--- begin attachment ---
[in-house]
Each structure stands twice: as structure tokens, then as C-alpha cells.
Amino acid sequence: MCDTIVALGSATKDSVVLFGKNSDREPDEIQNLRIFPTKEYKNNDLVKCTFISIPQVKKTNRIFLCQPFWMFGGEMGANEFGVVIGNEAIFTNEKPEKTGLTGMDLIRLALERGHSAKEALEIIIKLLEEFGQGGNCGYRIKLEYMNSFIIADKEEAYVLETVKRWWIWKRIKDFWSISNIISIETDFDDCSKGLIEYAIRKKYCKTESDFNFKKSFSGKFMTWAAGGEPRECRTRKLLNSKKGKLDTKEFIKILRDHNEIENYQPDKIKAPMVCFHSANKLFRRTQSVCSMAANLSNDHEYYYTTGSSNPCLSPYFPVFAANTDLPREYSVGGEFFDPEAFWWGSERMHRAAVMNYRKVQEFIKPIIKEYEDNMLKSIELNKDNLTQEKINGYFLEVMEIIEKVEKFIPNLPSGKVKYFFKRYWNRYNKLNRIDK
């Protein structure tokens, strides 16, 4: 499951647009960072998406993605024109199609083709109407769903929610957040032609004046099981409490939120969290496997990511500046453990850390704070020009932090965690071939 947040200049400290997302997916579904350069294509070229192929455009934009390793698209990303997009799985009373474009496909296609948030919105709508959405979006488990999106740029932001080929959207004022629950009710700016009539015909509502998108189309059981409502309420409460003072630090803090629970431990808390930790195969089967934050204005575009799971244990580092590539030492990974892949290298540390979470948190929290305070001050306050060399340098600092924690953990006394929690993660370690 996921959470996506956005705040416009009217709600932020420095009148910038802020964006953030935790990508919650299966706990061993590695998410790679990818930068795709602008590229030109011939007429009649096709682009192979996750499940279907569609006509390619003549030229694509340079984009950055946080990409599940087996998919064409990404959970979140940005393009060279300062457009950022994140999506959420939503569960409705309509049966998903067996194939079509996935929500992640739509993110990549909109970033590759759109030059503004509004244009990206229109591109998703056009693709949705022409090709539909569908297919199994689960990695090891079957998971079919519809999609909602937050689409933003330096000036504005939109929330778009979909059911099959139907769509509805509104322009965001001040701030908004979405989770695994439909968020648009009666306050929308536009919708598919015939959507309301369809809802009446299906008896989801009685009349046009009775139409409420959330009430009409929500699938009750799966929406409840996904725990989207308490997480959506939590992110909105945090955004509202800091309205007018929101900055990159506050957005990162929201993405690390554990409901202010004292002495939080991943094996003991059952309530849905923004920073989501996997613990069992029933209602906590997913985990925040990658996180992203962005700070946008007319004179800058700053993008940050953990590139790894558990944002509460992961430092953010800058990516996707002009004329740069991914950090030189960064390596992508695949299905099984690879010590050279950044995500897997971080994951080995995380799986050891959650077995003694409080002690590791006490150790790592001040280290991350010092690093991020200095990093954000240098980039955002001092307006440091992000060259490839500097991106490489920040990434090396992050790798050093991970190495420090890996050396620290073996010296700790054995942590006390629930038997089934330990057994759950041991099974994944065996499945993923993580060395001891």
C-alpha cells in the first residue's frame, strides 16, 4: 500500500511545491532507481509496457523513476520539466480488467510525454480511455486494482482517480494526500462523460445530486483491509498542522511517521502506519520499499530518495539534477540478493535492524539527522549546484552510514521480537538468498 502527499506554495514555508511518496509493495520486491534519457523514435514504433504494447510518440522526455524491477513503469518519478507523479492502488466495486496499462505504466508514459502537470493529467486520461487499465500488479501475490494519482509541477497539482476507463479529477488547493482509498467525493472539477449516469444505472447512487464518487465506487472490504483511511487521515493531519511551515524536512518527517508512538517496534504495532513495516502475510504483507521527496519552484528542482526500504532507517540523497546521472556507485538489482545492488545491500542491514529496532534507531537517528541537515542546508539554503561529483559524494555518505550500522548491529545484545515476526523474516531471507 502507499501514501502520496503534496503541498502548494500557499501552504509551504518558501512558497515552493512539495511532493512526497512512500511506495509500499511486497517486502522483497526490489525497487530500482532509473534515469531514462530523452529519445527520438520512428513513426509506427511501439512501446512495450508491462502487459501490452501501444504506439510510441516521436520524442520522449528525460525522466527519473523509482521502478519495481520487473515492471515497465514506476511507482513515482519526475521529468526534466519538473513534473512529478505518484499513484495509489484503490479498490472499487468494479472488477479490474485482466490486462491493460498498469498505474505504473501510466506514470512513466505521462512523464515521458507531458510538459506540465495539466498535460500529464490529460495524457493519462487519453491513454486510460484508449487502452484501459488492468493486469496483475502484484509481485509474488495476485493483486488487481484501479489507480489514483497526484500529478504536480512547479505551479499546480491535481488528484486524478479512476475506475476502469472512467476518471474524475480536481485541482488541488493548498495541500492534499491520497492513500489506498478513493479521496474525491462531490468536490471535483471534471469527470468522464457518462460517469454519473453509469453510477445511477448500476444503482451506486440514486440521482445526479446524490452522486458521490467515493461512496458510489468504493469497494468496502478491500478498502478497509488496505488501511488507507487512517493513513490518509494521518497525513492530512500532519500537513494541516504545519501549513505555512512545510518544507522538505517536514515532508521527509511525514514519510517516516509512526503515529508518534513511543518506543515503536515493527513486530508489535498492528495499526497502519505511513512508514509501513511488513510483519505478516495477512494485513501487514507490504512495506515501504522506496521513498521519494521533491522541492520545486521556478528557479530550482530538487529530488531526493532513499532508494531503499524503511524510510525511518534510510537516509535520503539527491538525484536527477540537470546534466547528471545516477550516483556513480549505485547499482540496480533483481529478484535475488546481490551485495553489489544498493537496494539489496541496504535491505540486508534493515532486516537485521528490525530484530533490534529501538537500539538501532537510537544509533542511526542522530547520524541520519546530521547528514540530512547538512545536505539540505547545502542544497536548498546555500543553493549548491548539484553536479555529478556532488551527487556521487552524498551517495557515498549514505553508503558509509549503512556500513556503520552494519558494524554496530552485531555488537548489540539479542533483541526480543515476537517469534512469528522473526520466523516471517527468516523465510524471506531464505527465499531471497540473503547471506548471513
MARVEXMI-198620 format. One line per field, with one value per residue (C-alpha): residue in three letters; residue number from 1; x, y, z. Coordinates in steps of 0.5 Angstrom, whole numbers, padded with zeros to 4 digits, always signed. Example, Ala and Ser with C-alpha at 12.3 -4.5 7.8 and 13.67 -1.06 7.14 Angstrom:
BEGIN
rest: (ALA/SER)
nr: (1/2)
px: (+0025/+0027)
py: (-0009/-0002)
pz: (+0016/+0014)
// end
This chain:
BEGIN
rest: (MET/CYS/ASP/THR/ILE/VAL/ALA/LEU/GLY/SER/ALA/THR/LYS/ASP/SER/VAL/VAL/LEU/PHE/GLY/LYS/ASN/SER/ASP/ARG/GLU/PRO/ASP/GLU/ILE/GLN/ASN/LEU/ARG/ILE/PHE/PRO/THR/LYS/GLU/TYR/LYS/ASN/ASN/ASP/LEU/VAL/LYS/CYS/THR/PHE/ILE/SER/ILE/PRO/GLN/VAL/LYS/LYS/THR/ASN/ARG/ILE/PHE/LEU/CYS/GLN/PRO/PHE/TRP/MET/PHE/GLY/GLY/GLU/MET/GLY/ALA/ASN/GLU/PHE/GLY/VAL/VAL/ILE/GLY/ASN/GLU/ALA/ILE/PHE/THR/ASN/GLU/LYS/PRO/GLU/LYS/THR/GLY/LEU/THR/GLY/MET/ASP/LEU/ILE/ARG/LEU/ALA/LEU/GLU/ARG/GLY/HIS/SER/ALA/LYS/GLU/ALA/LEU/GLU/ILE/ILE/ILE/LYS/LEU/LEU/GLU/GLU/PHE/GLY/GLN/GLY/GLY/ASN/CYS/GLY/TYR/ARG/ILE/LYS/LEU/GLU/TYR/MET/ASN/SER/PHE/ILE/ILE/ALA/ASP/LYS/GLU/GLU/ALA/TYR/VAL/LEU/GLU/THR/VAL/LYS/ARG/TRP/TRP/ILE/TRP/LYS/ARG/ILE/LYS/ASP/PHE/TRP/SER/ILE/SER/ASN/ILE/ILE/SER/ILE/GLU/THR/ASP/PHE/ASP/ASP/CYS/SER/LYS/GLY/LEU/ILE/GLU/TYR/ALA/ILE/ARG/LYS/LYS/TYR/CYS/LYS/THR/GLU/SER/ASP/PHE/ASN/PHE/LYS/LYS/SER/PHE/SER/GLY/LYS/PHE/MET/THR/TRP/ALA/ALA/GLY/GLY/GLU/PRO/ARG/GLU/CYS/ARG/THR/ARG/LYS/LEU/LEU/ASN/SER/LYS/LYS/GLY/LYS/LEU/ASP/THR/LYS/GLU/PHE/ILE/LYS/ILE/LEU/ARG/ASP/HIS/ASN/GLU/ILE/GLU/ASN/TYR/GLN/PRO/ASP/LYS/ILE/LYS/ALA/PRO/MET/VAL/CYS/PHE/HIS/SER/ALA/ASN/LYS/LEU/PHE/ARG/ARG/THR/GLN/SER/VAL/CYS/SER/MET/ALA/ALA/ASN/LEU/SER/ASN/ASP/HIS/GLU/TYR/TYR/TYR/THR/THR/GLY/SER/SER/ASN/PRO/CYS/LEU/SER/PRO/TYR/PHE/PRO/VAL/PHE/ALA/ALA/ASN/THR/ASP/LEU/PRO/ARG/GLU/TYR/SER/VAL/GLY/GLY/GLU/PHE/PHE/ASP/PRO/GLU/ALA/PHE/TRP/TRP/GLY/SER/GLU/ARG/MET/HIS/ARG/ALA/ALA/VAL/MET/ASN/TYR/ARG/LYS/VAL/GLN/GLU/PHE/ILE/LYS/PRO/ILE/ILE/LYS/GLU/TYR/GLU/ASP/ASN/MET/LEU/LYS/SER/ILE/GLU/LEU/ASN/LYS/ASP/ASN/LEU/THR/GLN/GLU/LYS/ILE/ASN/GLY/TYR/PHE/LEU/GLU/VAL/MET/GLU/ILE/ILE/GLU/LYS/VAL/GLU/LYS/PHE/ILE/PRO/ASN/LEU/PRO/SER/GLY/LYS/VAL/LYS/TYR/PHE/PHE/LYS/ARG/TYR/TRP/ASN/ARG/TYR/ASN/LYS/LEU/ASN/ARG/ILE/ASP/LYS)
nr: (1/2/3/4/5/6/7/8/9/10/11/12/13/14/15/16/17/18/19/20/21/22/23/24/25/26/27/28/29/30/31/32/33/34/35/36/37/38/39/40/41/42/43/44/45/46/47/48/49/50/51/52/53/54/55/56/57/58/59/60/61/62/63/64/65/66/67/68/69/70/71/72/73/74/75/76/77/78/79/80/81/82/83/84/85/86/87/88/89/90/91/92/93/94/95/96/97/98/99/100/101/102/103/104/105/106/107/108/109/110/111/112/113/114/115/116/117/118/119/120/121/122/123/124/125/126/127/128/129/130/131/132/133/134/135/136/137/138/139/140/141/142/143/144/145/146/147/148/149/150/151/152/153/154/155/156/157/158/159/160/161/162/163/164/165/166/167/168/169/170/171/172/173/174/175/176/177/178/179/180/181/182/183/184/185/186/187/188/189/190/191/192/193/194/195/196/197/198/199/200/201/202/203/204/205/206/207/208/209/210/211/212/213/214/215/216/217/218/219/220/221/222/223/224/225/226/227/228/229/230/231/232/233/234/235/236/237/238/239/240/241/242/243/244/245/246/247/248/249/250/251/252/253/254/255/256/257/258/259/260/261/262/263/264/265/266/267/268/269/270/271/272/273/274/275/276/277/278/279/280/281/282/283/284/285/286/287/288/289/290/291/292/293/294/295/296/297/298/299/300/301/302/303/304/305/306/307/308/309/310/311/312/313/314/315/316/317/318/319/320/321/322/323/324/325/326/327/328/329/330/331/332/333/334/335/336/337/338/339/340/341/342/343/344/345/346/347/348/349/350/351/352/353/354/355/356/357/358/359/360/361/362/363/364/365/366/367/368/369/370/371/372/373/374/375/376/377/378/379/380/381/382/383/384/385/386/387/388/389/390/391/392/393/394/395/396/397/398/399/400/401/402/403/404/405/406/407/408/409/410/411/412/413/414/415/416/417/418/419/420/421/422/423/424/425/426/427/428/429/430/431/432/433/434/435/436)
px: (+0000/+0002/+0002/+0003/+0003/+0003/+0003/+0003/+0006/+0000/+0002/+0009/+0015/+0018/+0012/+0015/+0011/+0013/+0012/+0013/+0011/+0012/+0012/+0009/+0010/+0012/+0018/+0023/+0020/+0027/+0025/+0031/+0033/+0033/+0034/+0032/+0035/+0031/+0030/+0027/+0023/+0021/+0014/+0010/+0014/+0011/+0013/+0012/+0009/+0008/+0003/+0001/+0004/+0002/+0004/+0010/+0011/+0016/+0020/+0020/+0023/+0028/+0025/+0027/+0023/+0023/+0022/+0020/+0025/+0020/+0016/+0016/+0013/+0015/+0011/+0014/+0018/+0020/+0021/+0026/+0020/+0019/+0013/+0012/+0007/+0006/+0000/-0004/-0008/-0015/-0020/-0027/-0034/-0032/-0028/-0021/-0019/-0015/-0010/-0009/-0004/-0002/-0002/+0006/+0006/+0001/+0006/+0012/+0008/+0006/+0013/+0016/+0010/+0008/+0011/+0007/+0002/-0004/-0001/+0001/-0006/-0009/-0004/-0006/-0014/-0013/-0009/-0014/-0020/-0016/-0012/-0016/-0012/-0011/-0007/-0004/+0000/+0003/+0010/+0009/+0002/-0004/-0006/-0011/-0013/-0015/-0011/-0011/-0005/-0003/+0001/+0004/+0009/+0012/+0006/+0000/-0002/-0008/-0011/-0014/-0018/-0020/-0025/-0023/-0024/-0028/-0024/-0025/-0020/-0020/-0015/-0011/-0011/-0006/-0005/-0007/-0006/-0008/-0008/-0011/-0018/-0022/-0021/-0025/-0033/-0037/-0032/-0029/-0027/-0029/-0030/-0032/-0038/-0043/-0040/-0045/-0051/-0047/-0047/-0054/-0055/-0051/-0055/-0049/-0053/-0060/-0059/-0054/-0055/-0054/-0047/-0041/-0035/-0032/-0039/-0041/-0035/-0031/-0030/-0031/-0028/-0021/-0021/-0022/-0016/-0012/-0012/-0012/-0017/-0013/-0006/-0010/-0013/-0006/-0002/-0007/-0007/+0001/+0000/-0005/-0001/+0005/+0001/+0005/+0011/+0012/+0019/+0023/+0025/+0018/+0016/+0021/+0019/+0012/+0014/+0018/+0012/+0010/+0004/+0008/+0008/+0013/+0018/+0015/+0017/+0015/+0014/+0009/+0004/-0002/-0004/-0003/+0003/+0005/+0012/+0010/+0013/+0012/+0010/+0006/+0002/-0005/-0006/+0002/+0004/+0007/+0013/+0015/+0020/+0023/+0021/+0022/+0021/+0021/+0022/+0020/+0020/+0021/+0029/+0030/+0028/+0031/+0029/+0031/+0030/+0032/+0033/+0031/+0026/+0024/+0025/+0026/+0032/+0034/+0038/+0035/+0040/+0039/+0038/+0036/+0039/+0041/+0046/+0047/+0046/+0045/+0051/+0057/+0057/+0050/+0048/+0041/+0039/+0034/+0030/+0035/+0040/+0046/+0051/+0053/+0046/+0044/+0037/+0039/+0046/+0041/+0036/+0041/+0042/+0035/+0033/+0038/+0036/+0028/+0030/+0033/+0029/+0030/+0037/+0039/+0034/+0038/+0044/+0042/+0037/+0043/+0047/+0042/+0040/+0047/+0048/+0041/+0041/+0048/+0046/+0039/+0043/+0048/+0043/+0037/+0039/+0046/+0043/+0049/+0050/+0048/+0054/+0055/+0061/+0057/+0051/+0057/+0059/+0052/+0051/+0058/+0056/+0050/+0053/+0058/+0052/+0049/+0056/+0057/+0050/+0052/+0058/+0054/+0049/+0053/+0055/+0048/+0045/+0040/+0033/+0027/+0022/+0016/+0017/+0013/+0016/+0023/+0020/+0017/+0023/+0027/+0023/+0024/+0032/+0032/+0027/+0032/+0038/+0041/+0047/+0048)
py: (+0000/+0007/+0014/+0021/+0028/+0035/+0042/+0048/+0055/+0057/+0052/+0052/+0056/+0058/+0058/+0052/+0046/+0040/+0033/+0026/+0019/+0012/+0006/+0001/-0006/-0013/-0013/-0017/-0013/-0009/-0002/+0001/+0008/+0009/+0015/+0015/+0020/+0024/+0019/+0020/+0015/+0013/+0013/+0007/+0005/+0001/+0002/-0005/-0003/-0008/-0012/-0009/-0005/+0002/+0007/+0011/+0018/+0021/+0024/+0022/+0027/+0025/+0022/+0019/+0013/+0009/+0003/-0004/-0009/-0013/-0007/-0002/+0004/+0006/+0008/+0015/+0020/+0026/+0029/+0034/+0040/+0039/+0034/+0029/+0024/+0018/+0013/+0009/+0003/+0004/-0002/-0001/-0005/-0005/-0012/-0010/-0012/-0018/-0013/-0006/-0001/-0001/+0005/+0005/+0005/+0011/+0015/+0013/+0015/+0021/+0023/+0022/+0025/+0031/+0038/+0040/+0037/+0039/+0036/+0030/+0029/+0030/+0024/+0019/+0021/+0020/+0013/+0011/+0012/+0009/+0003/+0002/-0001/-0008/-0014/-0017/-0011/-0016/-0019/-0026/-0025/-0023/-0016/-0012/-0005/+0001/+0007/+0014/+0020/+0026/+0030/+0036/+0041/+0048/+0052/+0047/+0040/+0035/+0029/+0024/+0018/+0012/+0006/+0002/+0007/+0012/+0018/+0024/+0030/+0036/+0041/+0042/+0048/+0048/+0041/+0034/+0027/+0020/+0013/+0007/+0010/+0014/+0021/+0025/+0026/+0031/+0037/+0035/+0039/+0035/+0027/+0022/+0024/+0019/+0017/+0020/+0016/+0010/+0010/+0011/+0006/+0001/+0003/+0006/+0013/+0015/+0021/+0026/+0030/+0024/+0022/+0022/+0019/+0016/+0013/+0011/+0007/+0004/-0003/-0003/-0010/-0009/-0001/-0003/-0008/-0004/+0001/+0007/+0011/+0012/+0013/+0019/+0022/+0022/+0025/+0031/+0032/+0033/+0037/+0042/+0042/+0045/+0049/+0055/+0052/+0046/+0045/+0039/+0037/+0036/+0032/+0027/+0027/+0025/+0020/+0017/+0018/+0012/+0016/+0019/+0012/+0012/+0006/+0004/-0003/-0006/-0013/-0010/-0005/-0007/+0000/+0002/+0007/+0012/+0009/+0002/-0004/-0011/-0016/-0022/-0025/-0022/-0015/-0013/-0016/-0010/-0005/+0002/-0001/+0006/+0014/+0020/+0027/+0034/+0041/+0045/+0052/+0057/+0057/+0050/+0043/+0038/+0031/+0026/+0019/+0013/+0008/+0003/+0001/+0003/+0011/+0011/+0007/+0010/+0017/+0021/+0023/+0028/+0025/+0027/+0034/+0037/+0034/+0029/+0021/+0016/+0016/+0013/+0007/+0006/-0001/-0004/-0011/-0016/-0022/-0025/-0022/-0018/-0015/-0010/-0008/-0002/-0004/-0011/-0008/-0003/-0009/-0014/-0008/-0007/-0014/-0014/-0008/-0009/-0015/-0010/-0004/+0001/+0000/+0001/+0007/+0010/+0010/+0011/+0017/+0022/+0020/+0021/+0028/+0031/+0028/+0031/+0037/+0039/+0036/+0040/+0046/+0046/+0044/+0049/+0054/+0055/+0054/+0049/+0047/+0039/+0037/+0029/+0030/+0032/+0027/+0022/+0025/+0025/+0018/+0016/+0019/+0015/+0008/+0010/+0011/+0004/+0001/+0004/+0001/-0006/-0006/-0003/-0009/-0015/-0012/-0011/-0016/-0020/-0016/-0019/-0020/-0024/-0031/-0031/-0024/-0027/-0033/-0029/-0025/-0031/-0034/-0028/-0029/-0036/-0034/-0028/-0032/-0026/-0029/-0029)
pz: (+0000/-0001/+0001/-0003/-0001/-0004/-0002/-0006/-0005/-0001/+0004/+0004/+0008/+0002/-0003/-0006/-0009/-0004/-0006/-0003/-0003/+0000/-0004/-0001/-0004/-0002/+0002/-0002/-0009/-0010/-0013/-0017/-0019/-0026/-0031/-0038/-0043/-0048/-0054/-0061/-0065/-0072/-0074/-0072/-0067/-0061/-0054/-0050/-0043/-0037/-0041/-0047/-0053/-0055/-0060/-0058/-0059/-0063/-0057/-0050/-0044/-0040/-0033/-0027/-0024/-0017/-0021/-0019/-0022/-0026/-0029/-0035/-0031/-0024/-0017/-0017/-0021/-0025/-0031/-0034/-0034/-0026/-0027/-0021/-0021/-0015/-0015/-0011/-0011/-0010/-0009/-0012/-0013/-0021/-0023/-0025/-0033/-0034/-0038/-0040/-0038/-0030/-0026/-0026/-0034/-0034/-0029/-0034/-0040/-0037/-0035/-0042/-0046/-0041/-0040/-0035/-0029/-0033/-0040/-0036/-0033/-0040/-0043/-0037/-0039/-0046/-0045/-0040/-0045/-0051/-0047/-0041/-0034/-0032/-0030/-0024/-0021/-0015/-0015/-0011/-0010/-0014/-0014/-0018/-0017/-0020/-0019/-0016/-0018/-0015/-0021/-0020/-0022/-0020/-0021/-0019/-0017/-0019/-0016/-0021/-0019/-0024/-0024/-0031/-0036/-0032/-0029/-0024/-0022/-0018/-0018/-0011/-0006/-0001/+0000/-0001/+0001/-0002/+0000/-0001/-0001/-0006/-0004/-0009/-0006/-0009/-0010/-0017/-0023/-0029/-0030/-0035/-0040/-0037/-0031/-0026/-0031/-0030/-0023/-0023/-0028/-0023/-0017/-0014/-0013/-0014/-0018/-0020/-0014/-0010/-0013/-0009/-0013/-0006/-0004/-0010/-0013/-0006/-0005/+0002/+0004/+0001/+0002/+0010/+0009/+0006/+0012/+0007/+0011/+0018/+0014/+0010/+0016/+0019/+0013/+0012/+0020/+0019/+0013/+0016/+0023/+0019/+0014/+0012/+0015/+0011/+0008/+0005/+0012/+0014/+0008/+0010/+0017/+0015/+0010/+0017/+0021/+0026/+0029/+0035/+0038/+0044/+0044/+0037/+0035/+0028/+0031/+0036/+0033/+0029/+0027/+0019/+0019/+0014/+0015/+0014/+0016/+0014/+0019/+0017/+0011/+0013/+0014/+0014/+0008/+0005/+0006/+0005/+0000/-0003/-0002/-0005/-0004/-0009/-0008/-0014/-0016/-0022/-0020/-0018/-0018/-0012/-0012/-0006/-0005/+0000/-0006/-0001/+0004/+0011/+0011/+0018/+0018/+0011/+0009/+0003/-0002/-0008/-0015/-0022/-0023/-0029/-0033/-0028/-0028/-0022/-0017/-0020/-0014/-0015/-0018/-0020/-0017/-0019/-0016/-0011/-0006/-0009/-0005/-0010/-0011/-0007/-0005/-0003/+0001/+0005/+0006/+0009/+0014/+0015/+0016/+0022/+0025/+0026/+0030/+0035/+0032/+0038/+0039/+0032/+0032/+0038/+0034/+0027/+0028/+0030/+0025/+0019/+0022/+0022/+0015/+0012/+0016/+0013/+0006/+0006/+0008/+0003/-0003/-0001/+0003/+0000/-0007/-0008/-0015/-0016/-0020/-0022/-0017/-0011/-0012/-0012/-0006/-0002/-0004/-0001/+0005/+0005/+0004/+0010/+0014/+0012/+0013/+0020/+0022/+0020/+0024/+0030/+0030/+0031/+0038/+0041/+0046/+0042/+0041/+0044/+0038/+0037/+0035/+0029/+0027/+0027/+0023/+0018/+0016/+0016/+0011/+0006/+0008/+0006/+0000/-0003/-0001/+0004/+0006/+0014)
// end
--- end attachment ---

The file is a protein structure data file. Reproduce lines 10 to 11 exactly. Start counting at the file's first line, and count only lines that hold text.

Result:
px: (+0025/+0027)
py: (-0009/-0002)